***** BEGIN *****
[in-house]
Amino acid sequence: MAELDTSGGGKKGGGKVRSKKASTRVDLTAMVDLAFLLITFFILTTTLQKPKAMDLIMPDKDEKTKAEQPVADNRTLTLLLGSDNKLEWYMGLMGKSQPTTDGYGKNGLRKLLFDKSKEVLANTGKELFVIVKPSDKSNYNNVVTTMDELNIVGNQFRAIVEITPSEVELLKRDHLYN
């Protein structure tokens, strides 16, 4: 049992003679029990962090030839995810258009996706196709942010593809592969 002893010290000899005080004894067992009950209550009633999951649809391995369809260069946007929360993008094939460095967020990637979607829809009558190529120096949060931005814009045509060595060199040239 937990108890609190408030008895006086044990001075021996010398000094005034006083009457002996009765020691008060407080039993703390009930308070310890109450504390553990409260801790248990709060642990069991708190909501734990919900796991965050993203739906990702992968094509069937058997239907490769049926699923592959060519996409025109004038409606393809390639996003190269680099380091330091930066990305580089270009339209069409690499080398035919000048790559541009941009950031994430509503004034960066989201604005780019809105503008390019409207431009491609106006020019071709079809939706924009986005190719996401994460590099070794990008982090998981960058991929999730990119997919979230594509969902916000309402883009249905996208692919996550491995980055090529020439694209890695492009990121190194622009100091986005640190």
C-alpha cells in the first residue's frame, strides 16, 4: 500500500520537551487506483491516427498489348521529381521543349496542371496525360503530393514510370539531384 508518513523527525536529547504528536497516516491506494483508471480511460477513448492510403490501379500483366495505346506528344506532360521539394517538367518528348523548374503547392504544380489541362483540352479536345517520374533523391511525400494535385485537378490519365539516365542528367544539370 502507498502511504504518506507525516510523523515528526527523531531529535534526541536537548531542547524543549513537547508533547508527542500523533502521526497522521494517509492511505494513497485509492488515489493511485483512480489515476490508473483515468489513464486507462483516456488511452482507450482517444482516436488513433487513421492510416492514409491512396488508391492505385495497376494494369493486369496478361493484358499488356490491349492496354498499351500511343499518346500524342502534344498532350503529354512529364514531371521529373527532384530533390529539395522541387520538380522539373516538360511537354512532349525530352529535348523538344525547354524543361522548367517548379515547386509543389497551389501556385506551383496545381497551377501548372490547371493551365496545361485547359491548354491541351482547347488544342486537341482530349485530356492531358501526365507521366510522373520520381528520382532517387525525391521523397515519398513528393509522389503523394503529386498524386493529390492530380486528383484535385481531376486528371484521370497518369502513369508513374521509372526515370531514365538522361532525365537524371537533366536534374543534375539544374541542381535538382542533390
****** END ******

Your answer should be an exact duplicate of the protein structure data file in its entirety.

[in-house]
Amino acid sequence: MAELDTSGGGKKGGGKVRSKKASTRVDLTAMVDLAFLLITFFILTTTLQKPKAMDLIMPDKDEKTKAEQPVADNRTLTLLLGSDNKLEWYMGLMGKSQPTTDGYGKNGLRKLLFDKSKEVLANTGKELFVIVKPSDKSNYNNVVTTMDELNIVGNQFRAIVEITPSEVELLKRDHLYN
């Protein structure tokens, strides 16, 4: 049992003679029990962090030839995810258009996706196709942010593809592969 002893010290000899005080004894067992009950209550009633999951649809391995369809260069946007929360993008094939460095967020990637979607829809009558190529120096949060931005814009045509060595060199040239 937990108890609190408030008895006086044990001075021996010398000094005034006083009457002996009765020691008060407080039993703390009930308070310890109450504390553990409260801790248990709060642990069991708190909501734990919900796991965050993203739906990702992968094509069937058997239907490769049926699923592959060519996409025109004038409606393809390639996003190269680099380091330091930066990305580089270009339209069409690499080398035919000048790559541009941009950031994430509503004034960066989201604005780019809105503008390019409207431009491609106006020019071709079809939706924009986005190719996401994460590099070794990008982090998981960058991929999730990119997919979230594509969902916000309402883009249905996208692919996550491995980055090529020439694209890695492009990121190194622009100091986005640190």
C-alpha cells in the first residue's frame, strides 16, 4: 500500500520537551487506483491516427498489348521529381521543349496542371496525360503530393514510370539531384 508518513523527525536529547504528536497516516491506494483508471480511460477513448492510403490501379500483366495505346506528344506532360521539394517538367518528348523548374503547392504544380489541362483540352479536345517520374533523391511525400494535385485537378490519365539516365542528367544539370 502507498502511504504518506507525516510523523515528526527523531531529535534526541536537548531542547524543549513537547508533547508527542500523533502521526497522521494517509492511505494513497485509492488515489493511485483512480489515476490508473483515468489513464486507462483516456488511452482507450482517444482516436488513433487513421492510416492514409491512396488508391492505385495497376494494369493486369496478361493484358499488356490491349492496354498499351500511343499518346500524342502534344498532350503529354512529364514531371521529373527532384530533390529539395522541387520538380522539373516538360511537354512532349525530352529535348523538344525547354524543361522548367517548379515547386509543389497551389501556385506551383496545381497551377501548372490547371493551365496545361485547359491548354491541351482547347488544342486537341482530349485530356492531358501526365507521366510522373520520381528520382532517387525525391521523397515519398513528393509522389503523394503529386498524386493529390492530380486528383484535385481531376486528371484521370497518369502513369508513374521509372526515370531514365538522361532525365537524371537533366536534374543534375539544374541542381535538382542533390